Know some of philosophers behind the enemy

http://www.radicalacademy.com/adiphipostmodernism2.htm

Michel Foucault (1926-1984)

The French cultural historian Michel Foucault was a professor at the College de France from 1970; earlier, he had taught in Sweden and West Germany. Foucault examined the codes and theories of order by which societies operate and the “principles of exclusion” through which they define themselves: for example, the sane and the insane, the innocent and the criminal, the insider and the outsider. His thoughts on history and the self have interested contemporary philosophers and literary critics.

His works include

  • Madness and Civilization (1961; Eng. trans., 1965);
  • The Order of Things (1966; Eng. trans., 1971);
  • Death and the Labyrinth (1963; Eng. trans., 1987);
  • The History of Sexuality, 3 vols. (1976-84; Eng. trans., 1978-86).  

 

Jacques Derrida (1930-2004)

Jacques Derrida, the French philosopher and literary critic, formulated the theories that became the basis for deconstruction, a movement that has been influential in both Europe and the United States. In contrast to the structuralism of Ferdinand de Saussure and his followers, Derrida maintains that the meaning of language is elusive and hidden and that no definitive interpretation can be established for a written text. His critical method is to “deconstruct” a text by exposing the linguistic and philosophical presuppositions concealed in it.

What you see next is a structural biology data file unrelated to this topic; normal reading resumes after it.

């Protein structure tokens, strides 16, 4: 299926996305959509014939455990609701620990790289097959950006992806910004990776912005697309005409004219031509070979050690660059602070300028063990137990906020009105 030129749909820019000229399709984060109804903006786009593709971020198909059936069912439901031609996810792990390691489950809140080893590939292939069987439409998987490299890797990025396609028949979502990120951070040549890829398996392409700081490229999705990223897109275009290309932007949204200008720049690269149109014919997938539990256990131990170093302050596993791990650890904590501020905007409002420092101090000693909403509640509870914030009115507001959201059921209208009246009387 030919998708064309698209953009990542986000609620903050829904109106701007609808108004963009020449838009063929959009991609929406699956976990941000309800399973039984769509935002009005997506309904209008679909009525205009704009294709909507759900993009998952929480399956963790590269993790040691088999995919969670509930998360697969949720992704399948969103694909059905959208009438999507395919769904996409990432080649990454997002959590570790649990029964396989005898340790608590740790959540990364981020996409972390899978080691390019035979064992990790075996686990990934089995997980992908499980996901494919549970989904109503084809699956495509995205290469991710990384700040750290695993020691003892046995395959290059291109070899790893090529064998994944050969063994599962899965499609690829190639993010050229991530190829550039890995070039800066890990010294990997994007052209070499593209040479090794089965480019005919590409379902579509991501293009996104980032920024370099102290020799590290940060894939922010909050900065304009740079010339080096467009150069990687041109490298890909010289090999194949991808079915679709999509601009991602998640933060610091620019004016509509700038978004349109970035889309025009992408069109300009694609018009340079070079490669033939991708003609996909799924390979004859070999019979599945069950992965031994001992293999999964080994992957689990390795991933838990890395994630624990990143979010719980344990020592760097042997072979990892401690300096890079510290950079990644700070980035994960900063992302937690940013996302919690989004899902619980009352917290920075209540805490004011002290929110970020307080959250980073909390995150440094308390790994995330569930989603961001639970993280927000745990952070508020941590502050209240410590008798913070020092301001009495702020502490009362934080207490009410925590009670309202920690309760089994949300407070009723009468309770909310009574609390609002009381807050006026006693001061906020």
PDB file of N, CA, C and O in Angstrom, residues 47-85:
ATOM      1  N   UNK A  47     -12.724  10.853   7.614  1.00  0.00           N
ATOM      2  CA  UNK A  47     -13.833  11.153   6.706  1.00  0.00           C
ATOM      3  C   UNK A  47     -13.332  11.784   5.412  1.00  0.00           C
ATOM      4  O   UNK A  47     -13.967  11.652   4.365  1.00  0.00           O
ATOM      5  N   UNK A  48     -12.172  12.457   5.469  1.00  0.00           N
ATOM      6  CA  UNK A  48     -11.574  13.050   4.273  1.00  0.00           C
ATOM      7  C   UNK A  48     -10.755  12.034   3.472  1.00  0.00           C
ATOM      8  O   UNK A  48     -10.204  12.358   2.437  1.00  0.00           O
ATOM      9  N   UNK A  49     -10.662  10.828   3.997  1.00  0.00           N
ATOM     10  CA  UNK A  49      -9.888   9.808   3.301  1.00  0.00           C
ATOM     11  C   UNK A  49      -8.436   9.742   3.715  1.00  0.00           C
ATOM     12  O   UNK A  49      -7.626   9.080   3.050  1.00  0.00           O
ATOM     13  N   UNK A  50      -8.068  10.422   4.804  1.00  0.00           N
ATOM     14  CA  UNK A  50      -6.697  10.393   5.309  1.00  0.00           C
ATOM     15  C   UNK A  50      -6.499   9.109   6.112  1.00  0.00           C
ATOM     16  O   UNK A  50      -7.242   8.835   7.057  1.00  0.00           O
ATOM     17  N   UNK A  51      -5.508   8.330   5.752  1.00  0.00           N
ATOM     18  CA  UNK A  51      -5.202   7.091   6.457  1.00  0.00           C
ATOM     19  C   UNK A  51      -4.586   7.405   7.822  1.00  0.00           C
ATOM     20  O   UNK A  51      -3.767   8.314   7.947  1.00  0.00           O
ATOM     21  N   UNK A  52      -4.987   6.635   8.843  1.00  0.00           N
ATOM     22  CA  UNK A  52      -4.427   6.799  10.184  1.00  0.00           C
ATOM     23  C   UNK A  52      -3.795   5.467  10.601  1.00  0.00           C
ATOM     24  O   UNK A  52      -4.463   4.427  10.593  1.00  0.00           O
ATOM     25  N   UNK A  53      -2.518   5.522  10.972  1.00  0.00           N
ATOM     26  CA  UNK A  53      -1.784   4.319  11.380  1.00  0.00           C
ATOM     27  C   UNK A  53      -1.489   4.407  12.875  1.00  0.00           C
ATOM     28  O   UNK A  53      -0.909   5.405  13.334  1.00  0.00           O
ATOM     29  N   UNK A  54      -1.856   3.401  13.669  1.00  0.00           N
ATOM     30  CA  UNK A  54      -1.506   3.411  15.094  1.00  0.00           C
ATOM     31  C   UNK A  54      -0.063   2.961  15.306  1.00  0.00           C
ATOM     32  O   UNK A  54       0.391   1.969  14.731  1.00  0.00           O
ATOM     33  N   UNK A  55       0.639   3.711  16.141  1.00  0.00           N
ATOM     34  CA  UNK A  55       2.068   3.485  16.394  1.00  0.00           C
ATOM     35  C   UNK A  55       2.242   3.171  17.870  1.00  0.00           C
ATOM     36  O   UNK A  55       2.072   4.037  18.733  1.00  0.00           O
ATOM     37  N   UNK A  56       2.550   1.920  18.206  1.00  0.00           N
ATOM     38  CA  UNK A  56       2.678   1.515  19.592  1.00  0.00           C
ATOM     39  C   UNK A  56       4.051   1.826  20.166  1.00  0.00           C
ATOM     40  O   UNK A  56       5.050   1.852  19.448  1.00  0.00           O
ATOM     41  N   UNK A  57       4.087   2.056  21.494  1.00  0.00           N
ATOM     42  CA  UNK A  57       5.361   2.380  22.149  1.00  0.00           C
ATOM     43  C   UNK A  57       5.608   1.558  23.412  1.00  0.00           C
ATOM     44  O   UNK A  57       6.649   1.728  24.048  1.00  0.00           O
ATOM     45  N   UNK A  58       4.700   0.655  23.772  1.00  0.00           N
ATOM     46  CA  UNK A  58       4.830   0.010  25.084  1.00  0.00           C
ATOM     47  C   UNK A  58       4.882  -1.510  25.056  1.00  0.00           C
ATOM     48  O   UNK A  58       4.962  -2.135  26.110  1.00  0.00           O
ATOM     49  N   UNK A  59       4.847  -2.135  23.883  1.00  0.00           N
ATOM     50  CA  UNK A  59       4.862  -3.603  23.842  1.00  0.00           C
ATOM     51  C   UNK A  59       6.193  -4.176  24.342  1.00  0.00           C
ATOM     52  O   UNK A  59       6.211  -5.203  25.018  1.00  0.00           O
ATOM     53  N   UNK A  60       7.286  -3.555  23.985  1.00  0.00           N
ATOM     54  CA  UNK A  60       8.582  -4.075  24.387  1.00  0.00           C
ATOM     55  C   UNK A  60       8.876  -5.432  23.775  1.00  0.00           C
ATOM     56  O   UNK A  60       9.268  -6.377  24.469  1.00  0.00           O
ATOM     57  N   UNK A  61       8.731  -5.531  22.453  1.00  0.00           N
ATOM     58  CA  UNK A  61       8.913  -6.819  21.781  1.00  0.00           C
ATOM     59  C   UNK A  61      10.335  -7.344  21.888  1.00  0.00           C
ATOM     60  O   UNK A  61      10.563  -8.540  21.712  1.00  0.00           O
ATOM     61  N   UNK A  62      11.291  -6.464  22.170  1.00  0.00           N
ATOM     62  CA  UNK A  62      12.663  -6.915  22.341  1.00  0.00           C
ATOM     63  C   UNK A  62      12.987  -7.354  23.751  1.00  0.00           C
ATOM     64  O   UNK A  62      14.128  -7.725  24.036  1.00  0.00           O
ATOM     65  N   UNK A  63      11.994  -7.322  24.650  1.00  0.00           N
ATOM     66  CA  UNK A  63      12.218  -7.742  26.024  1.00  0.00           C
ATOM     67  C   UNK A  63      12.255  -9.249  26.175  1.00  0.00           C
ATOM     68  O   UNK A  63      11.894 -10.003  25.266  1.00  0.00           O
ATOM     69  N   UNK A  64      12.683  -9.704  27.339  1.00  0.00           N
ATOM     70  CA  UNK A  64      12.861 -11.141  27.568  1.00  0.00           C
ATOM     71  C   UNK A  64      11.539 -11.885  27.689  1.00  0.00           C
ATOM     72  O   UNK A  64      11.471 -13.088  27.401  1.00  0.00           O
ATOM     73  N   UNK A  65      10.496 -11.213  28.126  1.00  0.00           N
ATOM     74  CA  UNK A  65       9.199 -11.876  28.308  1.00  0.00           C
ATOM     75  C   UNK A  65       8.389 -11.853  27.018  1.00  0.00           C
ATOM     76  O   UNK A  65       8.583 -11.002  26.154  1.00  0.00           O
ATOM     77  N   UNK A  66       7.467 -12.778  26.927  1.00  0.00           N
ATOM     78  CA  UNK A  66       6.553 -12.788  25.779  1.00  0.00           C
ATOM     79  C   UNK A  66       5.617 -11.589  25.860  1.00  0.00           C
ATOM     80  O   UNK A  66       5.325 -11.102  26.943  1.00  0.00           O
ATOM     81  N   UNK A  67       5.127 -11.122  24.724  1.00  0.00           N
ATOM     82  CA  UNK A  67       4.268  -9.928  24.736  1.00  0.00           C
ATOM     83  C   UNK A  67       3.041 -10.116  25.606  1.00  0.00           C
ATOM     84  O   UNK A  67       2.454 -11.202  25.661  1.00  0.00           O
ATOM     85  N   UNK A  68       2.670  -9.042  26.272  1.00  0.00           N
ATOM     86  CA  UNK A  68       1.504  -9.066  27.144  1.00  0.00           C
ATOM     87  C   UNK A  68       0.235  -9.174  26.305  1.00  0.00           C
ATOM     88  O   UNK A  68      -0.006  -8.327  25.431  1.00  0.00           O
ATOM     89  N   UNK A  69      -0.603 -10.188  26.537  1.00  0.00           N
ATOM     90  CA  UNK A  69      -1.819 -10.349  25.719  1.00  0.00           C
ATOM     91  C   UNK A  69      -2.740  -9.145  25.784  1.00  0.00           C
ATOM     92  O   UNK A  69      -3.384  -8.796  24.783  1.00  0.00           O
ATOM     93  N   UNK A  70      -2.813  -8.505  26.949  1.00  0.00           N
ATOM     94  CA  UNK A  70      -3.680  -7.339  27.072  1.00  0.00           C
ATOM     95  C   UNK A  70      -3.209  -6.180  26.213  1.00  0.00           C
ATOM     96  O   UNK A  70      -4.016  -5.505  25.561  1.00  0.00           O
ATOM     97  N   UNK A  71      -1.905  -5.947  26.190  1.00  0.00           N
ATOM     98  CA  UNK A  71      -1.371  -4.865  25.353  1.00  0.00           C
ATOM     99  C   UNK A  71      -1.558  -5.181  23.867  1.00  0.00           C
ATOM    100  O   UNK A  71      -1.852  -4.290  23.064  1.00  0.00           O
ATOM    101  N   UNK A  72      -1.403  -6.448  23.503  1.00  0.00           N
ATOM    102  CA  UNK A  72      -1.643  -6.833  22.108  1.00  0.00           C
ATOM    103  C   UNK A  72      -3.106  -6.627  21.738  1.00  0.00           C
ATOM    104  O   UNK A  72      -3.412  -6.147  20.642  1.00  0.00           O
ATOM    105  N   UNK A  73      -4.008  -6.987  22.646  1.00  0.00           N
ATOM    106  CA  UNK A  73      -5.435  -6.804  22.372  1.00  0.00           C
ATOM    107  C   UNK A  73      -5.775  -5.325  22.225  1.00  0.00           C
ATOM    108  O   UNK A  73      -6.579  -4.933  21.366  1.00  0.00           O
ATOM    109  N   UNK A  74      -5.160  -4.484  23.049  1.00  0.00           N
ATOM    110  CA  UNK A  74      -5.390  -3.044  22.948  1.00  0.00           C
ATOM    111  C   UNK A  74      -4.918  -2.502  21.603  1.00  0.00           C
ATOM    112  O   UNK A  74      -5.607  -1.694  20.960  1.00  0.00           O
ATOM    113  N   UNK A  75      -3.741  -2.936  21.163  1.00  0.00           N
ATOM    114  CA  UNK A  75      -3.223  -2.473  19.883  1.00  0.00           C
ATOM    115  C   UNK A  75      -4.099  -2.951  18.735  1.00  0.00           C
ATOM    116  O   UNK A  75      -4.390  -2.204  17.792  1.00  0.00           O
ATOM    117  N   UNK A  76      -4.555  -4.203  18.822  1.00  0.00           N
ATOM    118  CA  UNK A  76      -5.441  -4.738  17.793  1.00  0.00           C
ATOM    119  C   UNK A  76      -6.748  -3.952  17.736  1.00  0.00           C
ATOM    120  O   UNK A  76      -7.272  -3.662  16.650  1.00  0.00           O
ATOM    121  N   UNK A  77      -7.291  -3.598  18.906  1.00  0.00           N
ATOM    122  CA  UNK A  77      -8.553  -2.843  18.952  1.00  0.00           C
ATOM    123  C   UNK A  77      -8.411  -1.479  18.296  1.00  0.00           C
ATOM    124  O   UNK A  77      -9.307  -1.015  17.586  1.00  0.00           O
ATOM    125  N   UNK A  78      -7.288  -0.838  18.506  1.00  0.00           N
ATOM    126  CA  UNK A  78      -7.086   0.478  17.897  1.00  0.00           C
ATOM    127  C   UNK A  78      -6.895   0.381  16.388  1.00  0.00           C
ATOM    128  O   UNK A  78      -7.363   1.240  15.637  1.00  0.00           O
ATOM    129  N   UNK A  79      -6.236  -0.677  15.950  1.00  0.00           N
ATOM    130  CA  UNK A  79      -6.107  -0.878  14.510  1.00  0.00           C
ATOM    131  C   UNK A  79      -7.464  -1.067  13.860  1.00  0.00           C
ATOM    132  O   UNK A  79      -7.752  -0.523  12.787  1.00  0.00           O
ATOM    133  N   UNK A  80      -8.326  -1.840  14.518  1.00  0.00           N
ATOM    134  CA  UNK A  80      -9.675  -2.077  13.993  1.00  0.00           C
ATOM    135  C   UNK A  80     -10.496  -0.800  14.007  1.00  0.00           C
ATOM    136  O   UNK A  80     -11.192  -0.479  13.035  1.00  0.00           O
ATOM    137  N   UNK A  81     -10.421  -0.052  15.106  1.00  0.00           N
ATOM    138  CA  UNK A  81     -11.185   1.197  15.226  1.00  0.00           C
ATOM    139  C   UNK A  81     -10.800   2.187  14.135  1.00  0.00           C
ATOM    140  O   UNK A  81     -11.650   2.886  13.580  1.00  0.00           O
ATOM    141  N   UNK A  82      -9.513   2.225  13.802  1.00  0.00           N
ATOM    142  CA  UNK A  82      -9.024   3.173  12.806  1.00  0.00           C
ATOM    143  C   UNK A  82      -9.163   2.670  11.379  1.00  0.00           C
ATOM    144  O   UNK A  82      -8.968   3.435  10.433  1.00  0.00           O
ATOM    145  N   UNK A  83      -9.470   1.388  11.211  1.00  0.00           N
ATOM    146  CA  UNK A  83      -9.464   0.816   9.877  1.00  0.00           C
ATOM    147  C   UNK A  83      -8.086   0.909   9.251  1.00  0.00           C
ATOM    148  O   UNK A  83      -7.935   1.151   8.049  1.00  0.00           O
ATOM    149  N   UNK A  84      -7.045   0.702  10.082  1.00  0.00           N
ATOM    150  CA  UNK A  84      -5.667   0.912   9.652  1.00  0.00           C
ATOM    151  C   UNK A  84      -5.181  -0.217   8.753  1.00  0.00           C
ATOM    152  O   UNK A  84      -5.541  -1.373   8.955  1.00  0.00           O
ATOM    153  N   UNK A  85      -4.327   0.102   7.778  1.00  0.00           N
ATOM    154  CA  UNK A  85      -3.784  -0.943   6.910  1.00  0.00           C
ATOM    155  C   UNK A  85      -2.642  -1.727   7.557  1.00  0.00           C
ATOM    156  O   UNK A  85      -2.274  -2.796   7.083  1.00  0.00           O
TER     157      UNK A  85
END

Derrida’s theories were first made public in a 1966 lecture, “Structure, Sign and Play in the Discourse of the Human Sciences.” This lecture is generally accepted as the “birthday” of deconstruction (aka poststructuralism or postmodernism). In it, Derrida, ironically, spends more time attacking and deconstruction modern theorists (i.e., structuralists) than he does the traditional ones.

Derrida’s attack on all theory (whether traditional or modern) has led to a growing suspicion of (and backlash against) theory itself. Indeed, neopragmatists, such as Richard Rorty, have argued that ultimately no link exists between a critic’s theoretical stance and his actual practice, that is, the theory entails no practical consequences.

Most of Derrida’s many writings have been published in English. The most accessible are:

  • Truth in Painting (1978; Eng. trans., 1987);
  • The Post Card (1980; Eng. trans., 1987);
  • Acts of Literature (Eng. trans., 1991).
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